3. Talk to Her (2002) by Pedro Almodóvar

Almodóvar’s Academy Award-winning All About My Mother was so magnificent, it’s downright startling that he made another film as good (and earned himself another Oscar in the process). Two comatose Spanish women bring two very different men together into an unexpected and meaningful friendship, thus setting the stage for the auteur to explore issues of isolation, connection, death, and rebirth. Being an Almodóvar film, Talk to Her also has gobs of interesting things to say about gender and sexuality, art and artists, and identity and destiny. Javier Aguirresarobe’s sumptuous cinematography beautifully complements a film that is exquisitely composed, but still loose enough to feel oh-so-very-real. Almodóvar ringer Javier Cámara (who is absolutely devastating here) heads up a pitch-perfect cast that includes Darío Grandinetti, Leonor Watling, Rosario Flores, Geraldine Chaplin, and Sex and Lucia vixen Paz Vega (who appears in a memorable film-within-the-film). In 2005, Time Magazine rightly named this one of the 100 Greatest Films of All Time. With a handful of films, but especially this one, Almodóvar has set the bar tremendously high for dramatic filmmaking in the twenty-first century.  [Watch the trailer here.]

2. A.I.: Artificial Intelligence (2001) by Steven Spielberg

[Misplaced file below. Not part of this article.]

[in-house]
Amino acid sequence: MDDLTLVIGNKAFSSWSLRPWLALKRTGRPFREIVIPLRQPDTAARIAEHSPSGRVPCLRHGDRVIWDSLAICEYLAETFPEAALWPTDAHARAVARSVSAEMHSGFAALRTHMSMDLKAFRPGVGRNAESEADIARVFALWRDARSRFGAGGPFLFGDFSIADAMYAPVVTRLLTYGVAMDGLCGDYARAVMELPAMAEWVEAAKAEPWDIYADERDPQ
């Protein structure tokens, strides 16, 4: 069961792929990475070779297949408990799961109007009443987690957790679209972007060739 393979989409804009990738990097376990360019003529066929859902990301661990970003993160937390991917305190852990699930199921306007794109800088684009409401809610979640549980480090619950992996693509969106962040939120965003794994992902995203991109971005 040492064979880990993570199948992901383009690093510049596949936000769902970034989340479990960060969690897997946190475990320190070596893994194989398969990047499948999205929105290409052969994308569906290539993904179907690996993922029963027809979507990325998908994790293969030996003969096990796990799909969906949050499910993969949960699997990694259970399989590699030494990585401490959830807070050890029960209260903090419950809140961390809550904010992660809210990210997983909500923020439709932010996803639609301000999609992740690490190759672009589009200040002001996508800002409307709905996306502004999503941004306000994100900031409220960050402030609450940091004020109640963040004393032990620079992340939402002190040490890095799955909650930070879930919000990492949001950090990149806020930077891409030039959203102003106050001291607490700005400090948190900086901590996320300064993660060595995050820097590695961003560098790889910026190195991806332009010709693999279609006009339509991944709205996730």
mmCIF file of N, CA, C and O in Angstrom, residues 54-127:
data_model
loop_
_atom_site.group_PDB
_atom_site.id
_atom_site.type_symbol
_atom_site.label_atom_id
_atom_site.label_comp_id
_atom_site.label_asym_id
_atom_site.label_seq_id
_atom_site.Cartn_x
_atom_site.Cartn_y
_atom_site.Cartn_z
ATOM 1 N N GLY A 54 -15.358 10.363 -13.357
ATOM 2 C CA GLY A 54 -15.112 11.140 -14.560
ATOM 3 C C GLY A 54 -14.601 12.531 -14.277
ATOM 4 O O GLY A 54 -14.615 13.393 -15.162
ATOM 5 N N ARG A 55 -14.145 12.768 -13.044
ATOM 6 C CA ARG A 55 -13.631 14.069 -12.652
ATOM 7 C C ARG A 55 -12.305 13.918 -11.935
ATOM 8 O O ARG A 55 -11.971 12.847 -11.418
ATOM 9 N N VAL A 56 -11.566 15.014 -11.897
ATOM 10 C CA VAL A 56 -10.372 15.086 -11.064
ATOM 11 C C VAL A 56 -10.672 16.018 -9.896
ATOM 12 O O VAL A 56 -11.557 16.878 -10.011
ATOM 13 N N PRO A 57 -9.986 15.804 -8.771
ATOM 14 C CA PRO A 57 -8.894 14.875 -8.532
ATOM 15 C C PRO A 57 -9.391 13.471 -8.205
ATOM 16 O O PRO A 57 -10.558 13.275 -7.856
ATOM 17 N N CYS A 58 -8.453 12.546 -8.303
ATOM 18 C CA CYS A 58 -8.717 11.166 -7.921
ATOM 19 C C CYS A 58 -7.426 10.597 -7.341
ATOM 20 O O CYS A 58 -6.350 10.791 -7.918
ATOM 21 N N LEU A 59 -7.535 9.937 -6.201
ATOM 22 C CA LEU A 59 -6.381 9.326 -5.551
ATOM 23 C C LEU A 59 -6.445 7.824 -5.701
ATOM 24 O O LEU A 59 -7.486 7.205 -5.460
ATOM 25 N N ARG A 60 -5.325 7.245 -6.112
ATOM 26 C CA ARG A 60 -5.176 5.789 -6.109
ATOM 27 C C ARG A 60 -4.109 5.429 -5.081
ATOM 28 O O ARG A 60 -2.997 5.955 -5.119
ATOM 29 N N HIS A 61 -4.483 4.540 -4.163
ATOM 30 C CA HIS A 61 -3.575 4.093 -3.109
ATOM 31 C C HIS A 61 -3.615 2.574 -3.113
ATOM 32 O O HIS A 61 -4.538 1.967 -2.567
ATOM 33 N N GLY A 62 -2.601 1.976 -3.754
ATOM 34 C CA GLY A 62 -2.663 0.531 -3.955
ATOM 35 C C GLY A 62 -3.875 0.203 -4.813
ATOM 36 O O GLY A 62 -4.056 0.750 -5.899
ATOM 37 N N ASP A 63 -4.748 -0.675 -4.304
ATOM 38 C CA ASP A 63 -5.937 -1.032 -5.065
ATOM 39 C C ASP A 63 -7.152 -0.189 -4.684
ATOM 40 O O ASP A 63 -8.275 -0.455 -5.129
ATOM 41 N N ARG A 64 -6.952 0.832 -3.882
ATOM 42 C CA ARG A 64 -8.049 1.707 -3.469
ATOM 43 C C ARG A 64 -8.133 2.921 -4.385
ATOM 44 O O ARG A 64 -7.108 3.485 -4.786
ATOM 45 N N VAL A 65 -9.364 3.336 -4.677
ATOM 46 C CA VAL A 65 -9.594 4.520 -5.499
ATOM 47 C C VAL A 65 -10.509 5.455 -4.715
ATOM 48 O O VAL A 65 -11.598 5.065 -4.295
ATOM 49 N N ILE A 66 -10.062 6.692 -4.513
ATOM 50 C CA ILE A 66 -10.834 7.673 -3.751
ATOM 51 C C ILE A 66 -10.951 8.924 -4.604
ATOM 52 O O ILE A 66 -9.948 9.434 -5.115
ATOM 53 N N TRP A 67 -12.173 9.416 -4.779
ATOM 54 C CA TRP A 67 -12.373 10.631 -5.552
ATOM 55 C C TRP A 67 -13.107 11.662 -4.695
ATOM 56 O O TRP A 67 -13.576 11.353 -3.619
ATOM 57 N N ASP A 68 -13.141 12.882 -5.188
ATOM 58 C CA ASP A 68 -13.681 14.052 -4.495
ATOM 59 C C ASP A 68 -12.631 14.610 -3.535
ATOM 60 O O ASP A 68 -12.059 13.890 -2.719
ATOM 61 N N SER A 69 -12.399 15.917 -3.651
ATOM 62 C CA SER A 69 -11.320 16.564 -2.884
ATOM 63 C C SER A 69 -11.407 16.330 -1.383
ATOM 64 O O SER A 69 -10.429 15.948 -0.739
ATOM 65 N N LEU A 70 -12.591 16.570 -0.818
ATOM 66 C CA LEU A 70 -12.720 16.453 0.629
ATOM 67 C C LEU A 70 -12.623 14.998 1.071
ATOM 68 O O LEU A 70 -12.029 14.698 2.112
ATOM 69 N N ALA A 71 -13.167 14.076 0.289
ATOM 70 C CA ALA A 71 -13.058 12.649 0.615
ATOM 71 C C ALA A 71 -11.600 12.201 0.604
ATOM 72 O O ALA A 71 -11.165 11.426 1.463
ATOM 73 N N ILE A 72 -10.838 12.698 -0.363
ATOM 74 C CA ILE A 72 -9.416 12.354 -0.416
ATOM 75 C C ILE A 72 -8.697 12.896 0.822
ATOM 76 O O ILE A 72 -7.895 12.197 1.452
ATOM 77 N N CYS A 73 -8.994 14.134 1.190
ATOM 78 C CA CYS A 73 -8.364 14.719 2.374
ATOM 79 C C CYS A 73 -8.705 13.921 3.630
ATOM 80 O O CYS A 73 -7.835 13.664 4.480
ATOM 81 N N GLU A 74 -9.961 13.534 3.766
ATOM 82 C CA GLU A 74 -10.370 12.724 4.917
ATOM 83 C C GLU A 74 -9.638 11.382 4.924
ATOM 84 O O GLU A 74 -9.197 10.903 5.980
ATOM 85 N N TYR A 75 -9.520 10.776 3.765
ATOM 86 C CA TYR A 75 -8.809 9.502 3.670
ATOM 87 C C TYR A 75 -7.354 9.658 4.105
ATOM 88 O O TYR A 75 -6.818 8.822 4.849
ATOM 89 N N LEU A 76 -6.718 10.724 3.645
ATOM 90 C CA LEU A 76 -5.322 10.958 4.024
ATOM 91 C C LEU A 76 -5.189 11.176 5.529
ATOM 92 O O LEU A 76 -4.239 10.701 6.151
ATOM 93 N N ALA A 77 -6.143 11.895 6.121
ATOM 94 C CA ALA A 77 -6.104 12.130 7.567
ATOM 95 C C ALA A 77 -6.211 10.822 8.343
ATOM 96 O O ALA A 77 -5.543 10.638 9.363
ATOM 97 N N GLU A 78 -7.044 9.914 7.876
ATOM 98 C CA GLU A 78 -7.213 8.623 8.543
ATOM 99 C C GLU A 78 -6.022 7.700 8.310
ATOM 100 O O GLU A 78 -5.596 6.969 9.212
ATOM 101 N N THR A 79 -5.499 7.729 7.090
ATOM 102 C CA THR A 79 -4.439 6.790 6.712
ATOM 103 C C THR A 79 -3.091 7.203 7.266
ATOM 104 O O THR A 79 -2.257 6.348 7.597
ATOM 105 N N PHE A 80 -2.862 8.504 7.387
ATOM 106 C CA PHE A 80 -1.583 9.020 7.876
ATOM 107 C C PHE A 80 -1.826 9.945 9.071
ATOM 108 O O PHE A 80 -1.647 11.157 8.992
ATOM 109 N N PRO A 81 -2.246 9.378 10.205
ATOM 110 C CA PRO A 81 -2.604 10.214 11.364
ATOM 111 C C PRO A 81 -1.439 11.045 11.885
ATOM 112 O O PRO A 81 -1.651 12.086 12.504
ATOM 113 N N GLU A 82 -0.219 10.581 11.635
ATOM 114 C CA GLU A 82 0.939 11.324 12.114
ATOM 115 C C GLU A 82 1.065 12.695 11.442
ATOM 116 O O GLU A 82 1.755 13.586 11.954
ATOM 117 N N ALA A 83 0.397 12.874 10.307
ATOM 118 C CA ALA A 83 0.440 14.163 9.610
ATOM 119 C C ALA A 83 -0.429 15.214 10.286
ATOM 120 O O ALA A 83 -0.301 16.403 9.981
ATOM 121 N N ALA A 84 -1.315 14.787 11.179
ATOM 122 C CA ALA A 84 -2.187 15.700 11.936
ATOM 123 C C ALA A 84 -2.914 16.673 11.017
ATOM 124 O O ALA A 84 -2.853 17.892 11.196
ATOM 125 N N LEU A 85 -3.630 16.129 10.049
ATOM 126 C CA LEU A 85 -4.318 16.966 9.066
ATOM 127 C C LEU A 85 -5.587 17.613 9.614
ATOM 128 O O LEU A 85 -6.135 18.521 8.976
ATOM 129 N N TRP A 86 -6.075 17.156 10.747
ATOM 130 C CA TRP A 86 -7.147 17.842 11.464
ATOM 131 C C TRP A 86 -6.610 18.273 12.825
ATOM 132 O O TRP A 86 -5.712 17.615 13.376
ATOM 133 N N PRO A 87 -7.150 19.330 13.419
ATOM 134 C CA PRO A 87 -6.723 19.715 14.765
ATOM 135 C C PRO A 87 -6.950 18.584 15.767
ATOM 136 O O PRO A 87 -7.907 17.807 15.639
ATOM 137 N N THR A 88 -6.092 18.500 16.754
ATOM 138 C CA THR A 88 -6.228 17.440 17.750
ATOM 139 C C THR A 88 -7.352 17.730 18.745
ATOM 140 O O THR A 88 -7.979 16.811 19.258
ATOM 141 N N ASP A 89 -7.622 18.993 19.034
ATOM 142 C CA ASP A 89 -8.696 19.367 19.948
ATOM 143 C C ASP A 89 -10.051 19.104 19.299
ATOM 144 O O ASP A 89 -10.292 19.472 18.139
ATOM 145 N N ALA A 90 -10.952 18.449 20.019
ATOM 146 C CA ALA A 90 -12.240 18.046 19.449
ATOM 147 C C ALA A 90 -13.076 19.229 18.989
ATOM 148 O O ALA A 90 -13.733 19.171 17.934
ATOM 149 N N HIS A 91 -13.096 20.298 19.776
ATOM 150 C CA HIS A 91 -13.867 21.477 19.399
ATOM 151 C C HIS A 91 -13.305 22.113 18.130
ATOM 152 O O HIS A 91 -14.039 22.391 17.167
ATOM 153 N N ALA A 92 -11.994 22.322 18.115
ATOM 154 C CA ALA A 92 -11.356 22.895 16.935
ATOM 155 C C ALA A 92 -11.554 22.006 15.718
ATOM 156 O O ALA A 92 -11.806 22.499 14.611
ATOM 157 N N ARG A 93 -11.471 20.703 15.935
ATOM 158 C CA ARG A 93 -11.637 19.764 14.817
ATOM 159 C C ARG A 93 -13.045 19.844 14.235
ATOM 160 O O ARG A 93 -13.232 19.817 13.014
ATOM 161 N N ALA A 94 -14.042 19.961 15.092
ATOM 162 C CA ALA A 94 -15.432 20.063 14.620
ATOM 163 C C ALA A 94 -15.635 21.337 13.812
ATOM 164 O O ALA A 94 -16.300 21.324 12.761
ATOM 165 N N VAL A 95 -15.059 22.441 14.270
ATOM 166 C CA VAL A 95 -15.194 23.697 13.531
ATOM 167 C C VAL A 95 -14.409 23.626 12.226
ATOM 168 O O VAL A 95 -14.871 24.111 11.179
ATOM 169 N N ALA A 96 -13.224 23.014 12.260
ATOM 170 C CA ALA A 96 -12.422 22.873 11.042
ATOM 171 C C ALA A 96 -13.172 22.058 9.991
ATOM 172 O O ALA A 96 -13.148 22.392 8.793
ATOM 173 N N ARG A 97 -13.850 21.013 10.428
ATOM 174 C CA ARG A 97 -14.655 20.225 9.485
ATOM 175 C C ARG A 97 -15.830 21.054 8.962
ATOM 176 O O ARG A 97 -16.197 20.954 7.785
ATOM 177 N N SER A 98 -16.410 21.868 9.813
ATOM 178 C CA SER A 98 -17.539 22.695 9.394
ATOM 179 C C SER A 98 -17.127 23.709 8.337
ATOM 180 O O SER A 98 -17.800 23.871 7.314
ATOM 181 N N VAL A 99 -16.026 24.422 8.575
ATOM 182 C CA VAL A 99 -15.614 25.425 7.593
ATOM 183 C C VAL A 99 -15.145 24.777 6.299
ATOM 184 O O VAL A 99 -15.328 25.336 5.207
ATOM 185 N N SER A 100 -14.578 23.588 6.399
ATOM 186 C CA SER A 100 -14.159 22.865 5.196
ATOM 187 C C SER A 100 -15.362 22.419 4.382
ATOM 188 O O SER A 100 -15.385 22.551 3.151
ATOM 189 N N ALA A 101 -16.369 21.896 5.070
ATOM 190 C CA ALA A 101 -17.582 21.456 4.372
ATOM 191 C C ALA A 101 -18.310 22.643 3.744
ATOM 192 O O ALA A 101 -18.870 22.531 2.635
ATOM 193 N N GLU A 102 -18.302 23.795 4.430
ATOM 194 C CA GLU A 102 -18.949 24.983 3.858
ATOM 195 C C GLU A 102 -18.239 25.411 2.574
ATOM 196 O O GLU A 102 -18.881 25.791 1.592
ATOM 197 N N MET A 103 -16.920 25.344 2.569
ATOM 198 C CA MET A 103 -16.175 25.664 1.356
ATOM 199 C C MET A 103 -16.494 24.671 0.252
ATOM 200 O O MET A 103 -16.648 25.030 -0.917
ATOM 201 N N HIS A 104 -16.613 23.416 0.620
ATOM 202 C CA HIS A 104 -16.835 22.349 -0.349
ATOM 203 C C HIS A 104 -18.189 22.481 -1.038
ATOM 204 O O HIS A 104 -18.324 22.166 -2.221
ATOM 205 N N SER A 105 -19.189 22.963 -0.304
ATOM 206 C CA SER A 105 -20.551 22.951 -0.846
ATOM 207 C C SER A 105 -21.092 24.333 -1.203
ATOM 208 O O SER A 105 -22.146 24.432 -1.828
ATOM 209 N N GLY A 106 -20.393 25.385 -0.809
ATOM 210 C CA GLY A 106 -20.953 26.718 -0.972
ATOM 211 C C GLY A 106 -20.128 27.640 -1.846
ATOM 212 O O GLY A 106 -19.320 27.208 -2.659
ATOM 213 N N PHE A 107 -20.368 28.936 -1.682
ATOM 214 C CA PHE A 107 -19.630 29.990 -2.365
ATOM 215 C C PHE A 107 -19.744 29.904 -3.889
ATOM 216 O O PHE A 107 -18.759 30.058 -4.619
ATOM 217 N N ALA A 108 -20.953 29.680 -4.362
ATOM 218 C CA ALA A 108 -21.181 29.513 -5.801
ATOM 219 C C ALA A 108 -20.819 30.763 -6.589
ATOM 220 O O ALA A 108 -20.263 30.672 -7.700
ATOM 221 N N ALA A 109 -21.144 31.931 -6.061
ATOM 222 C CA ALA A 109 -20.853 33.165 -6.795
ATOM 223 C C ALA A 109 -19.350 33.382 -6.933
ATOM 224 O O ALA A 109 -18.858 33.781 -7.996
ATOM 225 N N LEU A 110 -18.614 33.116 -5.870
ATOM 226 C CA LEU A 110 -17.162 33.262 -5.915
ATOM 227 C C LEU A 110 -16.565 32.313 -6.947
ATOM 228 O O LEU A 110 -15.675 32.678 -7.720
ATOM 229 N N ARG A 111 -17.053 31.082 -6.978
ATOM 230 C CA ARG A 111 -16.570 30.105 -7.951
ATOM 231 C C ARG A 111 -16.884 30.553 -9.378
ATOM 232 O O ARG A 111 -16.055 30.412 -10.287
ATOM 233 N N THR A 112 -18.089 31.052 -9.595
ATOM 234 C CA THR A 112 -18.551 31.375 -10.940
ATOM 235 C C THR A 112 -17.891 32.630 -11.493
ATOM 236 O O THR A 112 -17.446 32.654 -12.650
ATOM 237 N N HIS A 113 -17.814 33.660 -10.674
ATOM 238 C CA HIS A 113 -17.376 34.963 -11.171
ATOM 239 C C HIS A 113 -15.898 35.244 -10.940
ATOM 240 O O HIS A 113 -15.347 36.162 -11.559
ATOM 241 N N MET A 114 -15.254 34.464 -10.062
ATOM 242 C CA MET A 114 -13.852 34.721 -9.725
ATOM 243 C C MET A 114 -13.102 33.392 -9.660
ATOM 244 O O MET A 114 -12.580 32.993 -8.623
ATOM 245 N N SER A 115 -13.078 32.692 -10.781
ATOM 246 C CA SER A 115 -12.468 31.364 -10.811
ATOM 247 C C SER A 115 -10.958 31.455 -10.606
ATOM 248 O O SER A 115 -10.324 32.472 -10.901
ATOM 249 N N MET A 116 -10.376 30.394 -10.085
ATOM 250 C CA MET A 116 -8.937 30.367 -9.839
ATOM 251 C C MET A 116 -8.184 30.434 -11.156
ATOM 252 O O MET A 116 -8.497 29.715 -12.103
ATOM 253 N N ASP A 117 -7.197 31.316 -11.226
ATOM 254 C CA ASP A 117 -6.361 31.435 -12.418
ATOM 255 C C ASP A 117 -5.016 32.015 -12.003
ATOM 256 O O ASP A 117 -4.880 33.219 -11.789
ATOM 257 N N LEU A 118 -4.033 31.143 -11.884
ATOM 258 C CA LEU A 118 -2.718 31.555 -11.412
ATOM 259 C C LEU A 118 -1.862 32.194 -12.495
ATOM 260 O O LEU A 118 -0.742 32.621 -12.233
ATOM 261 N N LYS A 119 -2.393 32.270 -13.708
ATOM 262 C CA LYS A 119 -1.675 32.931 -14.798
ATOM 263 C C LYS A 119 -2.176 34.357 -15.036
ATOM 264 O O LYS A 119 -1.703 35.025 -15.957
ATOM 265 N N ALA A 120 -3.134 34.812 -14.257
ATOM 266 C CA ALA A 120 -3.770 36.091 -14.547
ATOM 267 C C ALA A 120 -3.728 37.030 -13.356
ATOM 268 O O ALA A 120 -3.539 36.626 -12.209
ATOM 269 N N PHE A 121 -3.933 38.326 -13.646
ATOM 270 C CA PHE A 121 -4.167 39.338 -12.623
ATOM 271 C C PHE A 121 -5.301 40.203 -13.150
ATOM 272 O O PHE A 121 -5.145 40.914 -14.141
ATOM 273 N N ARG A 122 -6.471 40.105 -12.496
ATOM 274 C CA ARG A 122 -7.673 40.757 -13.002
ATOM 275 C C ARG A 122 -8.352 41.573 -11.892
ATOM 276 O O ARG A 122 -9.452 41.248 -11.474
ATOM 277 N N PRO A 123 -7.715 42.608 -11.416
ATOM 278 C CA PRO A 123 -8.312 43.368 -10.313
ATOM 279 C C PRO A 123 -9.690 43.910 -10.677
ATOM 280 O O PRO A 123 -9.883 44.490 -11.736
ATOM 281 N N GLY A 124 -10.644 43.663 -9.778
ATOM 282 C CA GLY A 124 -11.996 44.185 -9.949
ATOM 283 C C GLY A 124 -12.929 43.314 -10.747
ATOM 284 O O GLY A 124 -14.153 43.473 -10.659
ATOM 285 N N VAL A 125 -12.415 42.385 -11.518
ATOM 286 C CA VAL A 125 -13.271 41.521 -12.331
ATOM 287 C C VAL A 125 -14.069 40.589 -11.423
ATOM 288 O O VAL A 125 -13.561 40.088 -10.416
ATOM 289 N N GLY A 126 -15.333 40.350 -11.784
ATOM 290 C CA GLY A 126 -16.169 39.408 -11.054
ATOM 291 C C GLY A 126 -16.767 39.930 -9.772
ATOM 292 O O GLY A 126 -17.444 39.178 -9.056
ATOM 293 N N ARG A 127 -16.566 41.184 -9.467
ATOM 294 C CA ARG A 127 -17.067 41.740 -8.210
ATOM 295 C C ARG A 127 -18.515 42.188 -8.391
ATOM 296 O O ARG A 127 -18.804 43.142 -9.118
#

Writer-director Steven Spielberg’s underappreciated masterpiece is certainly not a fan favorite–in fact, it largely left audiences cold in the summer of 2000. Blame was laid at the film’s “happy ending” and “Odyssey”-like structure, but I credit the reaction to the filmmaker’s completely uncompromising vision. Indeed, it’s a fearless examination of the nature of suffering that often makes for a tremendously unsettling experience. It was bound to shock, frustrate, madden, and polarize. One of the richest, most direct, and emotionally affecting films ever to examine love and death, A.I.:  Artificial Intelligence is mostly about David, a robot child who has been programmed to offer perfect love. Inspired by the story of Pinnocchio, he sets out on a tragic quest to become a real boy so that his consumer/mother will love him back. Along the way, Spielberg (who took over the project from the late Stanley Kubrick) asks provocative, often painful questions about topics philosophical, technological, ecological, and spiritual. (The inquiry that cuts the deepest?: David and the other robots are deliberately designed to be disposable placebos…but how is that much different than the way the humans tend to treat each other?) But A.I. is much more than just a “head movie”: it’s an enthralling “pure cinema” experience. The effects are breathtaking; the score is one of John Williams’ most haunting; the editing (by Michael Kahn) and cinematography (by Janusz Kaminski) are perfect; and the cast is uniformly extraordinary (of special note are Meryl Streep, Chris Rock, Ben Kingsley, and Robin Williams, who lend their voices to CGI and animatronic characters). But it’s leading “man” Haley Joel Osment who carries the whole film for Spielberg, all the while showing incredible depths beyond even his superb performance in The Sixth Sense. He comes through with what is arguably the best film performance of the decade. It’s an acting feat that would have been astonishing and career-defining achievement for an adult; that it comes from a child is nothing short of mind-blowing.  [Watch the trailer here.]